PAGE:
As it is very rare that one is able to reckon up all the hypothefes imaginable, in order to fhew that only one of them can be received, the best philofophers, and the moft fcrupulous, have contented themfelves with lefs, and have thought it fufficient if the hypothefis which they adopt explains many phenomena with precifion. The more numerous the phenomena, and the greater the degree of precifion, with the more confidence do they conclude, that no other fuppofition will account for the appearances. It is on fuch a foundation as this, that the theory of gravitation is eftablifhed. '
On the whole, we conceive that this treatise on Teleology is written on more philosophical principles than most of those that have appeared; and we cannot but regret that it has not been given to the public entire, or with such alterations as the changes in the state of science might seem to require. The date of the MS. is 1756, and, since that time, the discoveries in philosophy must have, no doubt, added considerably to the examples that might be brought to illustrate the doctrine of final causes; a doctrine which we cannot help thinking might be so treated, as to form one of the most beautiful and interesting branches of human knowledge. Indeed, we should be glad to think that more of the works of our learned and ingenious author were destined to see the light. M. Prevost, who, in the biographical sketch before us, has so judiciously consulted the reputation of his friend, and the information of the public, has it still in his power to render an important service to both,
ART. XI. Modern Geography. A Description of the Empires, Kingdoms, States and Colonies, with the Oceans, Seas and Isles, in all parts of the World, including the most recent Discoveries and Political Alterations, digested on a New Plan. Pinkerton. The Astronomical Introduction by the Reverend S. Vince, A. M. F. R. S. &c. &c. with numerous Maps revised by the Author. To the whole are added a Catalogue of the best Maps and Books of Travels and Voyages in all Languages, and an ample Index. A new Edition, greatly enlarged. 3 vol. 4to. pp. 2800. London, Cadell & Co., Longman & Co.
IN N a former Number of this Journal *, we bestowed considerable attention upon the first edition of Mr Pinkerton's work. We commended him for several beneficial changes which he had introduced into the manner of treating the subject; and we gave him credit for a great degree of labour in the collection of his materials. As the new edition which lies before us has been increased more than one half in bulk, and is presented rather as a new work, than a republication, we are called upon to consider in what manner the alteration has been effected,-how far the purchasers of the first work have been fairly treated,-and whether the favourable judgment pronounced on that edition may be extended to the one now offered to the public.
The first edition was given as a finished work. No allusion was made to a continuation. It pretended to be such a system of geography as the existing state of the science enabled the author to compile. We were told that it had been the favourite object of his study, from his earliest years, and that it was accomplished at the period of all others the most appropriate for giving such a present to the world. No period of time' (said Mr Pinkerton in his preface, 1st edition) could be more favourable to the appearance of a new system of geography, than the beginning of a new century, after the elapse of the eighteenth, which will be memorable in all ages from the gigantic progress of every science, and in particular of geographical information; nor less from the surprising changes which have taken place in most countries of Europe, and which, of themselves, render a new description indispensable. Whole kingdoms have been annihilated; grand provinces transferred; and such a general alteration has taken place in states and boundaries, that a geographical work, published five years ago, may be pronounced to be already antiquat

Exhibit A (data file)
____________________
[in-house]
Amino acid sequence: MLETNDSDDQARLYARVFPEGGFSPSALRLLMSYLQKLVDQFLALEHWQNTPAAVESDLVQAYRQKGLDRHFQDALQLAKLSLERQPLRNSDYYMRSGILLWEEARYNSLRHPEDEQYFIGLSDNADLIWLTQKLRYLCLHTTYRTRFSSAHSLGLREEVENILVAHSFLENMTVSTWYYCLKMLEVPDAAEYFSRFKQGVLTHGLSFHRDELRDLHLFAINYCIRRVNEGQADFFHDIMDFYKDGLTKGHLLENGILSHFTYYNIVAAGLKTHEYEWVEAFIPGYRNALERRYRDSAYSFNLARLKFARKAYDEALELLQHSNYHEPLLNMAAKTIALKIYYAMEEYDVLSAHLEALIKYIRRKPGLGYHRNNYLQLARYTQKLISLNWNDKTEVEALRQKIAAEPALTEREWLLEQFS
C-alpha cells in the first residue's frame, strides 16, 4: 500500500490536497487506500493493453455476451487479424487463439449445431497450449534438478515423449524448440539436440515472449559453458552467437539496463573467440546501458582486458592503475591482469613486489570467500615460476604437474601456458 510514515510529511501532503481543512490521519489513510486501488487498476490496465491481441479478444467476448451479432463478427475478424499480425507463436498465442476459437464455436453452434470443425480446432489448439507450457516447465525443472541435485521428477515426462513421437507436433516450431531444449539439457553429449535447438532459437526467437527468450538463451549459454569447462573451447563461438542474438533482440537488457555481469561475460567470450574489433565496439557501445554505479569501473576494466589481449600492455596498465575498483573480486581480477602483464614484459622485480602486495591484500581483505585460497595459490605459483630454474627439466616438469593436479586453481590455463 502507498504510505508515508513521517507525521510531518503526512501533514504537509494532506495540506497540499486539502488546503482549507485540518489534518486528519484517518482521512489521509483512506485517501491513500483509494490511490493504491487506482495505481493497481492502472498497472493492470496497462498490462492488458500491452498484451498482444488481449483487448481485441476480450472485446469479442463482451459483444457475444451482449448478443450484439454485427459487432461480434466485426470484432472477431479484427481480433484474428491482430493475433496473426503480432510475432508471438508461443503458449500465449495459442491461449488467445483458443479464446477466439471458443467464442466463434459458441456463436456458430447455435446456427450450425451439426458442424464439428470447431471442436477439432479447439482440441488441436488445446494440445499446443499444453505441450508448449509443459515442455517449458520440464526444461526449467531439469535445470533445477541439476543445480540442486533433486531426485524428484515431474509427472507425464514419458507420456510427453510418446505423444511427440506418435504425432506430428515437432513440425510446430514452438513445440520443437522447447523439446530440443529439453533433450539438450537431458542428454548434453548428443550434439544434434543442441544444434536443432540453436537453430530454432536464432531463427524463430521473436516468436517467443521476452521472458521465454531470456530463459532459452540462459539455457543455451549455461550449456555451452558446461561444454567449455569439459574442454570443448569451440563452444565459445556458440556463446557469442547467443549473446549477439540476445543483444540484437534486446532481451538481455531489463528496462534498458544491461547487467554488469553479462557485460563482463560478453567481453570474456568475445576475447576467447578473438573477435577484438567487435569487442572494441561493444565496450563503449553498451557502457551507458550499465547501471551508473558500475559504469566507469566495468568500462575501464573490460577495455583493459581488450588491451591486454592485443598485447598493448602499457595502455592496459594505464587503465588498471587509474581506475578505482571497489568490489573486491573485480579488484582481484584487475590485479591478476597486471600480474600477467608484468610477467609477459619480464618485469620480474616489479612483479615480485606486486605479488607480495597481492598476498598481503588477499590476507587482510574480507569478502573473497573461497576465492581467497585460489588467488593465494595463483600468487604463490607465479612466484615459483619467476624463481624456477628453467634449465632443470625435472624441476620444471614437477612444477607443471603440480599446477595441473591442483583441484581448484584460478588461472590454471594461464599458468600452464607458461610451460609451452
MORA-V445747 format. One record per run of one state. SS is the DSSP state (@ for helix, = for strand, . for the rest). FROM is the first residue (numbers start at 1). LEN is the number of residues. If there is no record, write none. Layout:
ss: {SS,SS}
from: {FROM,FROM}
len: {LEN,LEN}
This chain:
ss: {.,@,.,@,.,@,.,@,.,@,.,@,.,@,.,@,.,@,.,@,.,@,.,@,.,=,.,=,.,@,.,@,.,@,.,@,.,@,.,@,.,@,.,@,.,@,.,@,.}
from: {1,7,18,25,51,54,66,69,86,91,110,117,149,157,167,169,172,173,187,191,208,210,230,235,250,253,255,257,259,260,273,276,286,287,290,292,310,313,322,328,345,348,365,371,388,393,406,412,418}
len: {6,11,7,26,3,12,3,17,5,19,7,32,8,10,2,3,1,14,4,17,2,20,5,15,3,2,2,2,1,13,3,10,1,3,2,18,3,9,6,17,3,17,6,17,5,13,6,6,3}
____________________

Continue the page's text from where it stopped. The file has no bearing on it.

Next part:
No. V. Art. VI.
ed. After a general war,' he continues, of the most eventful description; after revolutions of the most astonishing nature; Europe, at length, reposes in universal peace. The new divisions and boundaries no longer fluctuate with every campaign, but are established by solemn treaties which promise to be durable, as at no former period has war appeared more sanguinary or destructive, and at the same time more fruitless, even to the victors.
It soon appeared, however, that all these reasons for publis hing geography in 1801, were susceptible of an extended applic ation,-nay, that the attempt was then premature, the first edition incomplete, and the true epoch for unfolding the system,-not during the permanent repose' secured by the universal peace ›› of Amiens, but the profound tranquillity of the present day,-when several states have been destroyed and others created, during the printing of our author's volumes! Accordingly, the prefatory advertisement to this new edition begins with an unmerciful abuse of the former one, in which, it seems, a great portion of Asia, and the whole of America and Africa, had been treated with such brevity, that there was no space even for the most im.portant and interesting geographical information. The strik ing brevity and deficiency of half the second volume, we are told, had been perceived at home and abroad.' In a general system of geography,' Mr Pinkerton observes, it is indispens.. able that there be a harmony of the parts; and the author must be an impartial cosmopolite, without predilection for particular portions. Moreover, after long reflection and experience, the author has discovered, that an exact system of geography, of whatever size, ought to be divided into three parts;' one for Europe, another for Asia, because it teems with civilized empires and states, not to mention its vast extent;' and he has further discovered, that of the remaining third part, two thirds must ever be allotted to America,' and one to Africa, on account of the harmony of proportions, importance, and materials. For all which reasons, and because Mr Pinkerton had procured some Spanish books, and because a few new volumes of tracts have been published, the two volumes of the first edition are now worked up into three, by such means as we shall presently describe. The additions which are made, in order to supply the acknowledged defects of the first edition, are so incorporated with the present, that they cannot be procured separately; and the unlucky purchasers of that complete system have now the satisfaction of hearing its manifold imperfections proclaimed by the author himself, who will furnish no remedy but the purchase of this new work.' He adds, however, in case of fur